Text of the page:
One of the functions carried out by the data acquisition and control circuit DAC is to make a framing code check on the data pulses D applied to it from the video processor VP. This is normally done by generating a framing code window in a position where a framing code of a teletext data packet would be expected to occur, and by detecting whether a framing code exists in the data pulses D within the confines of the framing code window. If a framing code is detected, it is assumed that the data packet is valid teletext data and the data packet is stored in the memory M1. If a framing code is not detected it is assumed that the data pulses D do not constitute a valid teletext data packet, and no action is taken to store the relevant data packet.
As has hereinbefore been explained it is possible for non-teletext or "junk" data to mimic teletext data even to the extent that an apparently valid framing code is detected within the framing code window generated within the data acquisition and control circuit DAC, and thereby be passed as teletext data.
The teletext decoder shown in FIG. 1 of the drawings when implemented using the aforesaid Philips Components CIDAC integrated circuit SAA 5250 device as the data acquisition and control circuit DAC makes use of a feature thereof in order to further alleviate the problem of "junk" data.
CIDAC has been designed to operate, as described in the Handbook mentioned above, in either of two modes which may be selected under software control by setting the so-called R1, bit 7 register either high or low (logic 1 or logic 0). When the R1, bit 7 register is set low, CIDAC is set to its SYNC mode in which the framing code window is generated internally and when it is set high CIDAC is set to its VAL mode in which the framing code window is defined by the signal which is applied to CIDAC's VALI/SYNC input.
In practice, CIDAC is normally used in its SYNC mode in which the framing code window is generated internally, and the line sync signal S, from the video processor VP is applied to the VALI/SYNC input of CIDAC in order to define the position of the framing code window in time spaced relationship to the line sync pulse S.
If CIDAC is used in its VAL mode it is necessary to provide additional hardware in order to generate the signal to be applied to CIDAC's VALI/SYNC input in order to define the framing code window.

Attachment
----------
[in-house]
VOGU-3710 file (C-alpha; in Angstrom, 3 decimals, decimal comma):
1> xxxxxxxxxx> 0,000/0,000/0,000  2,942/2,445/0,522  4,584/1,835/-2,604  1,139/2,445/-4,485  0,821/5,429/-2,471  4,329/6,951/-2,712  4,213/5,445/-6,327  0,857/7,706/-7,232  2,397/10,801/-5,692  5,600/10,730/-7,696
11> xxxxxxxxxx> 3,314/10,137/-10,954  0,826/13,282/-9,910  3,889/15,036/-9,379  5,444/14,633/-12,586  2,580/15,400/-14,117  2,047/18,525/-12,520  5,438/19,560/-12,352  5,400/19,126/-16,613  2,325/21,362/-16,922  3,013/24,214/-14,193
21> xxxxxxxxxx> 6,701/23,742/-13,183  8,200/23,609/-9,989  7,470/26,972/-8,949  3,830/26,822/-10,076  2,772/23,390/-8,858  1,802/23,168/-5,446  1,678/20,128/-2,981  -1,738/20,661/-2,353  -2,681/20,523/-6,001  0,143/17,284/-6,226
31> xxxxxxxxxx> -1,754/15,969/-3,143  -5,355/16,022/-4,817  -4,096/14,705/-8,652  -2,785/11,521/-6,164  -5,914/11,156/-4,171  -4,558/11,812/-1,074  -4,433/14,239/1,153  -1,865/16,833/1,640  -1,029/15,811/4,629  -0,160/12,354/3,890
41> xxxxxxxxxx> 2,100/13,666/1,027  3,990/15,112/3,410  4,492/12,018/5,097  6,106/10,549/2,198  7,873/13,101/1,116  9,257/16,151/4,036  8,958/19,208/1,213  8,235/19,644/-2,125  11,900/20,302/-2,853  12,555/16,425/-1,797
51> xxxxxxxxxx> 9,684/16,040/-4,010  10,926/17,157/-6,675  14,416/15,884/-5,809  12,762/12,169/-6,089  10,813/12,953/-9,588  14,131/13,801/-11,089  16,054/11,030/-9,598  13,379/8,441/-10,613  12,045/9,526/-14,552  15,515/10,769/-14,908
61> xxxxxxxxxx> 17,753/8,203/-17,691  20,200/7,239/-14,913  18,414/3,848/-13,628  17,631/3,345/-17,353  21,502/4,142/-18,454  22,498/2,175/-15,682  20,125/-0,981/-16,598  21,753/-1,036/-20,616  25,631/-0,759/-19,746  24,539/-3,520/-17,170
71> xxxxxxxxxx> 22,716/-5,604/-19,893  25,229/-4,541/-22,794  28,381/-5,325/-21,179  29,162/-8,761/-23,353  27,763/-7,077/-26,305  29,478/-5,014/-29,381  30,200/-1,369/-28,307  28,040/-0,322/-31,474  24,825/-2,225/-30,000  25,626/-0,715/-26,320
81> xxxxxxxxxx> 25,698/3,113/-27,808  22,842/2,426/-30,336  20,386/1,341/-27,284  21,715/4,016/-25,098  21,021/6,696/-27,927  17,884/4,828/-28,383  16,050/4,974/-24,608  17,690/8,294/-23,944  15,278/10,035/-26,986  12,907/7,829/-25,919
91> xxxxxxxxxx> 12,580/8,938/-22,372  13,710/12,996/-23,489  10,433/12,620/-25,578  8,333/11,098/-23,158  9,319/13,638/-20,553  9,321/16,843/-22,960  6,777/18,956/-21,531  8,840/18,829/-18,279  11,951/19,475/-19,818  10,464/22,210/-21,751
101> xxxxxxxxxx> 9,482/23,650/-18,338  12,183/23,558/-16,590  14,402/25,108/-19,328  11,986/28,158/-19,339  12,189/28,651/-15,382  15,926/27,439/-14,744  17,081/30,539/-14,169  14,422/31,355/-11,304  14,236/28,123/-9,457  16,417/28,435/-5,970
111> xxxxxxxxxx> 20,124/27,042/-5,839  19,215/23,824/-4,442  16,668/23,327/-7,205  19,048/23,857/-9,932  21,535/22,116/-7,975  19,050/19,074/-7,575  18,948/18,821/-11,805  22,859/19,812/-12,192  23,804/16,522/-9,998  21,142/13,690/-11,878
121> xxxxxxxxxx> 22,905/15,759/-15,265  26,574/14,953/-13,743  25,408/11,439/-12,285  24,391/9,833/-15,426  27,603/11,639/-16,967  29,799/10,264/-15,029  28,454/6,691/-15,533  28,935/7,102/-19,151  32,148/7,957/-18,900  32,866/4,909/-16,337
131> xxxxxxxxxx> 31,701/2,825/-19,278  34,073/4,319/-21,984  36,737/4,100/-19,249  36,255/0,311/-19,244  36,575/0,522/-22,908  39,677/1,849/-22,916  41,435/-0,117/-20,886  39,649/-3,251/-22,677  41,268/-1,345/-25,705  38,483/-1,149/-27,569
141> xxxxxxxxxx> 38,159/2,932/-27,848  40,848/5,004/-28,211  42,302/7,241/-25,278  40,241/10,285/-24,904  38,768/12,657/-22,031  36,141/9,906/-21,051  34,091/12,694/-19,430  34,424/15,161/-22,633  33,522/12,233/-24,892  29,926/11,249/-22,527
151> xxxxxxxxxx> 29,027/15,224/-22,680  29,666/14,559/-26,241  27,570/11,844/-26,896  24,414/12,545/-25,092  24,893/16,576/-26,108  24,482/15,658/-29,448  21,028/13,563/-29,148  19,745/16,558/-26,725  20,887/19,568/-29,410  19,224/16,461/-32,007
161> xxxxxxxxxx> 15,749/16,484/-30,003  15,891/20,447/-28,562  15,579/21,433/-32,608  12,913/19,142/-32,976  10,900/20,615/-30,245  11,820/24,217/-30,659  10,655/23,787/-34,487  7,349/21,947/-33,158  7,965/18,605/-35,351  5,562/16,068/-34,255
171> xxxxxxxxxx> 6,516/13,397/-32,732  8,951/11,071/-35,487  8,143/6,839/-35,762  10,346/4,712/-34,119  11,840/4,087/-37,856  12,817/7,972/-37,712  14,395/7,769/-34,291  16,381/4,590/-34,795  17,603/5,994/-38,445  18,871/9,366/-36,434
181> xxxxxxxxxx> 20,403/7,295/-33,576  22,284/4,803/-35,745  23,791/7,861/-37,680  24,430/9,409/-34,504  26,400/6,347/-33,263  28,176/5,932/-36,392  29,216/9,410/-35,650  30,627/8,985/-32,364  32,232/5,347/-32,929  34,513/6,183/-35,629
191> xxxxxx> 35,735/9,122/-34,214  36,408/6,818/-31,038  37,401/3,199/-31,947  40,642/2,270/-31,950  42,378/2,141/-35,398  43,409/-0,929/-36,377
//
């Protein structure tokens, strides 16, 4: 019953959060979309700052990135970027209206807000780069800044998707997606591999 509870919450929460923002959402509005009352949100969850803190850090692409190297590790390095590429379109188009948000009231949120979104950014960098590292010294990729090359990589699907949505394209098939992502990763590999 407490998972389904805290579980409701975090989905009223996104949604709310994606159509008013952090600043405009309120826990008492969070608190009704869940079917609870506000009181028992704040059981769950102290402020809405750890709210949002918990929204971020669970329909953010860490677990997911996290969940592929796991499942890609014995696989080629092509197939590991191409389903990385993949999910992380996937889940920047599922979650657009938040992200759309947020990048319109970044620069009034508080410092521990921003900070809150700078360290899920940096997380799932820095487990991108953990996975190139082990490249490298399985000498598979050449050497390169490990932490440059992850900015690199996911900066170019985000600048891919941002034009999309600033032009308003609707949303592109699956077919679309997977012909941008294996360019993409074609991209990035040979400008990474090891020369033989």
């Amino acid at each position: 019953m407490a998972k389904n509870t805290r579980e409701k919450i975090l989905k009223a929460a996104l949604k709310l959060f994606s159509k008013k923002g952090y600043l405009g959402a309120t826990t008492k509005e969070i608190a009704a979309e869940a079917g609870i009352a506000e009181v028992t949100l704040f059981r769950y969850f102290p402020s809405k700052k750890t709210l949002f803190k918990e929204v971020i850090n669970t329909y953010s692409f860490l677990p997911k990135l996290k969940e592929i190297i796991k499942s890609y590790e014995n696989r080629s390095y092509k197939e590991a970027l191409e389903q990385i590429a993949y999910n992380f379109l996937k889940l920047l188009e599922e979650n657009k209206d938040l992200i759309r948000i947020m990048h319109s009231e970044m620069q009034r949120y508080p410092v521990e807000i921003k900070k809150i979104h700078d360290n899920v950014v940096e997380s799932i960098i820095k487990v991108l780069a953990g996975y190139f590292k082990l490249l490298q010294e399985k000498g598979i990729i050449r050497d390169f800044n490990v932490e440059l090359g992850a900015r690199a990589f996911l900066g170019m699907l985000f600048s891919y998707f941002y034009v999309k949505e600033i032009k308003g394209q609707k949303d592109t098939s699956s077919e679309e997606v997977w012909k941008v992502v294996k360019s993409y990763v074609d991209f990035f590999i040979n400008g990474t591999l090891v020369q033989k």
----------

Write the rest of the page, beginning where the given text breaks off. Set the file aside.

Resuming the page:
It has been appreciated however, that if CIDAC is used in its VAL mode with the line sync signal S applied to its VALI/SYNC input, then the framing code window will be generated in the region of the line sync pulse, in which region there is unlikely to occur any signals that could be mistaken for a valid framing code.
It is therefore proposed that CIDAC is used in its SYNC mode in that part of the VBI where teletext data is likely to occur and to use it in its VAL mode in the remaining parts of the video signal where "junk" data is more likely to occur.
In FIG. 2 of the drawings, in waveform (a) thereof, there is shown one of the two VBI regions of a typical 625 line 50 Hz field rate video waveform as present in the above mentioned Broadcast Teletext Specification. The VBI extends over 25 lines of the video signal from line 623 to line 23. The portion from line 623 to line 6 is used for field synchronizing purpose, lines 19 and 20 are used for the transmission of the Insertion Test Signals (ITS), and the remaining lines, i.e. lines 7 to 18 and lines 21 and 22 are available for use as teletext data lines.
The teletext decoder described with reference to FIG. 1 of the drawing makes use of the field synchronizing portion of line 623 to line 6 to generate a true field sync pulse and this is used to switch CIDAC into its SYNC mode. At the same time, a timer is set running in the microcontroller MC to determine the time period that CIDAC is maintained in the SYNC mode. Typically, this period is arranged to end at the completion of line 18 and before the ITS lines 19 and 20. Thus, at the end of the time period, which corresponds to the completion of line 18, CIDAC is set to its VAL mode.
Generation of the true field sync pulse from the field synchronizing pulses of line 623 to line 6 is effected in FIG. 1 by means of a "D" type flip-flop FF to which the line sync pulses S from the video processor VP is applied and which is clocked by a color burst blanking signal CBB derived within the CIDAC data acquisition and control circuit DAC. This blanking signal CBB is also applied to the video processor VP to reset its data slicing operation in each line. The inverse output from the flip-flop FF affords the true field sync pulse FS, as shown at (b) in FIG. 2, this being applied to the microcontroller MC in order to set CIDAC to its SYNC mode, (R1, bit 7=0) as shown at (c) in FIG. 2, and also to set the timer therein running. At the end of the time period TP (FIG. 2(c)) CIDAC is set to its VAL mode (R1, bit 7=1) by the microcontroller MC.
In this way, CIDAC is set to its SYNC mode during lines 7 to 18 of the video signal depicted at (a) in FIG. 1, these lines being teletext data lines, in which mode the framing code window is generated internally thereof in a position where a framing code would be expected to be received in the teletext data packets contained in the respective data lines. When CIDAC is set to its VAL mode, which occurs during the Insertion Test Signal lines 19 and 20 and also the normal picture lines, the framing code window generated by CIDAC is defined by the line sync pulses S applied to its VALI/SYNC input and is therefore generated in the vicinity of the line sync pulses S, in which region "junk" data is unlikely to exist. In this way, the problem of "junk" data is greatly alleviated.